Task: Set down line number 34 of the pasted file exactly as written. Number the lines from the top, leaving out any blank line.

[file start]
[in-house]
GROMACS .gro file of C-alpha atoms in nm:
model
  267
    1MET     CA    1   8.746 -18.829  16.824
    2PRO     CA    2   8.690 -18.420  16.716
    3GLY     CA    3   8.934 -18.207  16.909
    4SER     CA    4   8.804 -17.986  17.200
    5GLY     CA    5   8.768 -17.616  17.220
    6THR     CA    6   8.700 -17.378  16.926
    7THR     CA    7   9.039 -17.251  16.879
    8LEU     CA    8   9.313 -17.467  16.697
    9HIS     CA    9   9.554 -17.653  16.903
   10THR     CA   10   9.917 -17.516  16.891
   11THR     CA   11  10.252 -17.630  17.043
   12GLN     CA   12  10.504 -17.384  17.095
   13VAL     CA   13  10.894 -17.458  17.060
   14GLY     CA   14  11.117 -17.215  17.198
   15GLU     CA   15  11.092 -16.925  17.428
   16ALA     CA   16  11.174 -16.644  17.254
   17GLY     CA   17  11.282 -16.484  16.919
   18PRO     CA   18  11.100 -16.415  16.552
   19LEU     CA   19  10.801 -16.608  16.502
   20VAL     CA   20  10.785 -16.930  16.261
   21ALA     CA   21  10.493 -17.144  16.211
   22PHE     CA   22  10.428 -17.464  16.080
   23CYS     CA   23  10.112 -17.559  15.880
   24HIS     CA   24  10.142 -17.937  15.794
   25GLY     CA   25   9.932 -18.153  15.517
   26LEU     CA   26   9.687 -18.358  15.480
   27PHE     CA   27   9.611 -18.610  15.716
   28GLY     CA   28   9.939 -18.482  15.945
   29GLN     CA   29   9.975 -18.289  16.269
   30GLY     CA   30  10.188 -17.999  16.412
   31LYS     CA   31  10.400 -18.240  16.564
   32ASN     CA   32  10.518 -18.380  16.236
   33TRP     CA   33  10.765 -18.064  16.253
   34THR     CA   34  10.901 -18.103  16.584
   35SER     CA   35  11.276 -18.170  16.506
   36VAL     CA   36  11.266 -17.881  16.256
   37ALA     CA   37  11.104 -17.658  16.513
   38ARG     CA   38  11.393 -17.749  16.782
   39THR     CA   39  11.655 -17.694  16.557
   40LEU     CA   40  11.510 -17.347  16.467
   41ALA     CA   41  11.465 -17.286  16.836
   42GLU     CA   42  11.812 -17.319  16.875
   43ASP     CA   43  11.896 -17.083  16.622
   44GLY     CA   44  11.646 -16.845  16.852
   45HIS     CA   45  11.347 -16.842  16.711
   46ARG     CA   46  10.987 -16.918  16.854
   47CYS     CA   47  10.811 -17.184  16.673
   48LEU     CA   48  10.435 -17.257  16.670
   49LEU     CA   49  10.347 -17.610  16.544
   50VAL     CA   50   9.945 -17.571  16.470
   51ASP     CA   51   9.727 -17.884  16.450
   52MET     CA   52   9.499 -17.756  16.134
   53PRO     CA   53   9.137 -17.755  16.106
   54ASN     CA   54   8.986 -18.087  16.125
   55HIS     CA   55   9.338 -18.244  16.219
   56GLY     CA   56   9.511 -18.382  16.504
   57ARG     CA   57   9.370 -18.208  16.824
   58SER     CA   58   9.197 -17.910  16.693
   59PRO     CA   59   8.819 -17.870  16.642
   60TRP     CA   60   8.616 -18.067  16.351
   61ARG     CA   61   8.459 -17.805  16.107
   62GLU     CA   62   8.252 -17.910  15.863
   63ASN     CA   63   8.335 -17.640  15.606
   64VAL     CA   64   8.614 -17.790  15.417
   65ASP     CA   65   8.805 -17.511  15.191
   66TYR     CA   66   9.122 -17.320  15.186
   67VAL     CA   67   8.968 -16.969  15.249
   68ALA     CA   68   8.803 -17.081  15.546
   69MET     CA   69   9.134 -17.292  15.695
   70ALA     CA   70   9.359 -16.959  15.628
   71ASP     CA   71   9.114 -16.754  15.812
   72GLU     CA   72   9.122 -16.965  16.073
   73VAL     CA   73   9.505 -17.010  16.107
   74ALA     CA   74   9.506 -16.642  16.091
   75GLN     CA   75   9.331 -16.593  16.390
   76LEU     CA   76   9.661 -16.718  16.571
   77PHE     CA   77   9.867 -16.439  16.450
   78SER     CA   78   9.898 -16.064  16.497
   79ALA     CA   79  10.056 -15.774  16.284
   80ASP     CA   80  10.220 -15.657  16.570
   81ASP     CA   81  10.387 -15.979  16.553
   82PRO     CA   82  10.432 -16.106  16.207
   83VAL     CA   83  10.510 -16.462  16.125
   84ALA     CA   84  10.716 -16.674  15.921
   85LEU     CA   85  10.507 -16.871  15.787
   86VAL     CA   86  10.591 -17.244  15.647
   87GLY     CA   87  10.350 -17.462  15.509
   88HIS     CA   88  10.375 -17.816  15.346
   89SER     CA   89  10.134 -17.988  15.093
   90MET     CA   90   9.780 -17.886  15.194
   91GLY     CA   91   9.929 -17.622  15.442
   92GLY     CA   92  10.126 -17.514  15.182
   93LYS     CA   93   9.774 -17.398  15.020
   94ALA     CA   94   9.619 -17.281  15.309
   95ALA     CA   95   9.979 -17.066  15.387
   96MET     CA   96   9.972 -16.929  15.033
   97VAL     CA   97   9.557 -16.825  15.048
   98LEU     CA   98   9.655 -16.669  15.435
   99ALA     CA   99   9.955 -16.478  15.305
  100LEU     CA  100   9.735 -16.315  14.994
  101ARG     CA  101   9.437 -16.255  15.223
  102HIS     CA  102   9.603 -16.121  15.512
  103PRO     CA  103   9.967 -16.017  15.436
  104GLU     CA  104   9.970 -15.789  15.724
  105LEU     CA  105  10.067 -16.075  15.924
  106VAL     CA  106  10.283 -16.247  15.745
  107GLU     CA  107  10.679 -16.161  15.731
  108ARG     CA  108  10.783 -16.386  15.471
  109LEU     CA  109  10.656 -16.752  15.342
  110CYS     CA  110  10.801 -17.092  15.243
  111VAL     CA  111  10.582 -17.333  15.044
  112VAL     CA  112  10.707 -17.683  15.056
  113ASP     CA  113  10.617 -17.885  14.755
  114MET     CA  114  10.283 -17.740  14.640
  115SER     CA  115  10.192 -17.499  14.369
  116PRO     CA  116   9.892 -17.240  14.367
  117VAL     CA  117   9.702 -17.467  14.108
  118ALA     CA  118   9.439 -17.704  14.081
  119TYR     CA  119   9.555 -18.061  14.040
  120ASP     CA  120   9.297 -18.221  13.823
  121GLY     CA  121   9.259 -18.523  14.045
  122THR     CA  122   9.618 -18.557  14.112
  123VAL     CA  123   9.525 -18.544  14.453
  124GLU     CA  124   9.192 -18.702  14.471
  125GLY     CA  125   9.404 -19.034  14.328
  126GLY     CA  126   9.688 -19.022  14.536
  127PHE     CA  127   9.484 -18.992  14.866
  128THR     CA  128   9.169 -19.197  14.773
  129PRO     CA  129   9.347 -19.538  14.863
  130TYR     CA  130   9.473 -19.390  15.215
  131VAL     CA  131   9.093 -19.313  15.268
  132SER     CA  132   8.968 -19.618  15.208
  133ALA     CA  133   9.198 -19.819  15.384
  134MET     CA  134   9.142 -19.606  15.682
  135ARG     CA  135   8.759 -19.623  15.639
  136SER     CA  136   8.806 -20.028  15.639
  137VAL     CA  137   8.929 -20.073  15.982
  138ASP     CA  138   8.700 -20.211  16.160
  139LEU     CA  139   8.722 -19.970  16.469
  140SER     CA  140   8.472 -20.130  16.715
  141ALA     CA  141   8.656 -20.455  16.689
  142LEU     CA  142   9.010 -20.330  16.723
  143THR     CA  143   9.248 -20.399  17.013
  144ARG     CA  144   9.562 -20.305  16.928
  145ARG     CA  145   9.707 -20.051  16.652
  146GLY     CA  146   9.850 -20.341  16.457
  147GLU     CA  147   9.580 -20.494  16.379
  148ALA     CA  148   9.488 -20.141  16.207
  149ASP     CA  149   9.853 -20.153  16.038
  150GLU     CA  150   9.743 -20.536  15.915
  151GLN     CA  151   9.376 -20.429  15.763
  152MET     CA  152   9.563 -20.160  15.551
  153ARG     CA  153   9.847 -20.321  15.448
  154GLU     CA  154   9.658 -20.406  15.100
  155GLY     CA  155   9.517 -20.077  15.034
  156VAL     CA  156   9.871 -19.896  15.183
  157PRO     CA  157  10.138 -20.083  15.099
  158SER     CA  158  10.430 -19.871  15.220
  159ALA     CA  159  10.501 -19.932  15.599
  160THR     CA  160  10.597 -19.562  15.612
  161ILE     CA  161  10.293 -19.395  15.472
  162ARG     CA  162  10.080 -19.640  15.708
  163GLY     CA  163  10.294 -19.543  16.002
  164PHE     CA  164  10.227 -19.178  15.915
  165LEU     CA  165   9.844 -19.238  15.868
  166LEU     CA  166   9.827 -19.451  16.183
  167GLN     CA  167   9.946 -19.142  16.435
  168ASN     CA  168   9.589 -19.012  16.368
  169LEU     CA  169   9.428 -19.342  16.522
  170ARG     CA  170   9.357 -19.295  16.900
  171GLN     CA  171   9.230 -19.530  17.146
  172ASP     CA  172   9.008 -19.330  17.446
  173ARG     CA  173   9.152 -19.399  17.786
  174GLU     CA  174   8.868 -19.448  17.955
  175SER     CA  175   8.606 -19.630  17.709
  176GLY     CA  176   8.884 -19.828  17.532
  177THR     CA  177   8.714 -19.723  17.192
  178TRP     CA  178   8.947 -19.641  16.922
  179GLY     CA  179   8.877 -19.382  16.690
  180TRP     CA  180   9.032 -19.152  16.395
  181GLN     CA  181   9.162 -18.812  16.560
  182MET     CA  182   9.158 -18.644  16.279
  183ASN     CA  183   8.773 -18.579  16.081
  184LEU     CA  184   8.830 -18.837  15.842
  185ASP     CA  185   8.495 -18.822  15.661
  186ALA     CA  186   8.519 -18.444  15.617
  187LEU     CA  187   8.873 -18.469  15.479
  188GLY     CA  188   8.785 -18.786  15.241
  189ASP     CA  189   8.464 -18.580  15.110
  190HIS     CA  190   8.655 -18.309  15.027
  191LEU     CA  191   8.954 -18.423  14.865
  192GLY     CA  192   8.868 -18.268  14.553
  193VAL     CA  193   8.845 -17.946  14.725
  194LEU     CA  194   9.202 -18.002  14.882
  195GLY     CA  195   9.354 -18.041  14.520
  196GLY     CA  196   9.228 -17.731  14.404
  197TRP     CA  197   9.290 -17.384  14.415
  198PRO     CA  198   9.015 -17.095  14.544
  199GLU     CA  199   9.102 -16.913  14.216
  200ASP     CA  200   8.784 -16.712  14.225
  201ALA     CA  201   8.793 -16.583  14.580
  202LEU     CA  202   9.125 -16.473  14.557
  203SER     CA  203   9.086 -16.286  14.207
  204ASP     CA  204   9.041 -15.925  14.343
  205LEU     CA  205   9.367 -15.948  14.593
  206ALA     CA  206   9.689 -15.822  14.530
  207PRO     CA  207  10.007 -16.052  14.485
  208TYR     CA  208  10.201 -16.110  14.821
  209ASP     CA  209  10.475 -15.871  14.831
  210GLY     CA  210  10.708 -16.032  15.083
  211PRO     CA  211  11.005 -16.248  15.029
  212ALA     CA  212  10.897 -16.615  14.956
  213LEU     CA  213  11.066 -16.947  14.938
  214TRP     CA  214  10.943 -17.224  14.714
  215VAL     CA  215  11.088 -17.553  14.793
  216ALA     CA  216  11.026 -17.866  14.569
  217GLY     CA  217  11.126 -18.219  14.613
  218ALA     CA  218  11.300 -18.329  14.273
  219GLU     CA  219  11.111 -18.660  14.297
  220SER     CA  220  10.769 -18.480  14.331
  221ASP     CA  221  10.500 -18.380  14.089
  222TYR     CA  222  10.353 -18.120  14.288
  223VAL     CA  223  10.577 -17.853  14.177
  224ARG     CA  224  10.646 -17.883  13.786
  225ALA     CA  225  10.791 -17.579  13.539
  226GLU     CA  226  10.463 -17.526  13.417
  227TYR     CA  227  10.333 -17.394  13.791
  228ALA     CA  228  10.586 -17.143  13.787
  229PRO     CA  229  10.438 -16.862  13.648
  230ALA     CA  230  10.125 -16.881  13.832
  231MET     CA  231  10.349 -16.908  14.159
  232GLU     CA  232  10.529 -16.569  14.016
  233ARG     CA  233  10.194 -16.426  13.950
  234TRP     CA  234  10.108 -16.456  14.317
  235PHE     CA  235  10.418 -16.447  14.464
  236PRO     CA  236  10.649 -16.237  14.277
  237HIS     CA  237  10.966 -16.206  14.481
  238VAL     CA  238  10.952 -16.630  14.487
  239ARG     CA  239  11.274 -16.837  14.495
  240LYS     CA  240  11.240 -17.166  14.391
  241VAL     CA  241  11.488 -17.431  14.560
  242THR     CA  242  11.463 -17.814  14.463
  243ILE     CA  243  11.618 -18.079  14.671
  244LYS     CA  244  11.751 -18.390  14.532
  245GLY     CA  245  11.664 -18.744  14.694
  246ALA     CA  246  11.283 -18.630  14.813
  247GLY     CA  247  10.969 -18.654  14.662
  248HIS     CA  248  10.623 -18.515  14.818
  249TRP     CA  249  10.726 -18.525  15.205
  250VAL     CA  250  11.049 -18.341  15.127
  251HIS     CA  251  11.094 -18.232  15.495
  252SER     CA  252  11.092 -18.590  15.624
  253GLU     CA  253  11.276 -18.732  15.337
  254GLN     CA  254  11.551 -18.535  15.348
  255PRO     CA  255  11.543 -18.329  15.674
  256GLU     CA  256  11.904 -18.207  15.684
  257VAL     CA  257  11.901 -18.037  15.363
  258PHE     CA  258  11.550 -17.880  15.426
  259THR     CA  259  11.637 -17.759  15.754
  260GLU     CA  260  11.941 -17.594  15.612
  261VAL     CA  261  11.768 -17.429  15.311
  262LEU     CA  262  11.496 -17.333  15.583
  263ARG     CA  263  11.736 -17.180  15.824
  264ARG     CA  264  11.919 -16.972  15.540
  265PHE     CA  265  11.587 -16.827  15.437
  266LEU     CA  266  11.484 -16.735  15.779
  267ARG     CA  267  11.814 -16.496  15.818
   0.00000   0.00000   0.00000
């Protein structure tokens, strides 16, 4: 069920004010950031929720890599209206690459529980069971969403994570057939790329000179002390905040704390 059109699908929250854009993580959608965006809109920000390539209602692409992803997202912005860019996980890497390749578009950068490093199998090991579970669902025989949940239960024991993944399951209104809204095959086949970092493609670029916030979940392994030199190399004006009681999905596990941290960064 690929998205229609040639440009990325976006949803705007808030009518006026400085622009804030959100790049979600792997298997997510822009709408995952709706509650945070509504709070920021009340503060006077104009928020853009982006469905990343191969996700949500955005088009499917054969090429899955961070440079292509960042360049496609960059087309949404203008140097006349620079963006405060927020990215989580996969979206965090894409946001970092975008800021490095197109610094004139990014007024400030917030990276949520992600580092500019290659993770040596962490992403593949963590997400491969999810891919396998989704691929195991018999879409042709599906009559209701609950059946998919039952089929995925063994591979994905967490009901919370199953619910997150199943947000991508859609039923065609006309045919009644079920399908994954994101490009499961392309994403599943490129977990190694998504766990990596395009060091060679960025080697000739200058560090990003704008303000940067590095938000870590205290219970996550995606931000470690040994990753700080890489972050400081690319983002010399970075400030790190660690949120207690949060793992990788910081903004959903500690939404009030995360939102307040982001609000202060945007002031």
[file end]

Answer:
   30GLY     CA   30  10.188 -17.999  16.412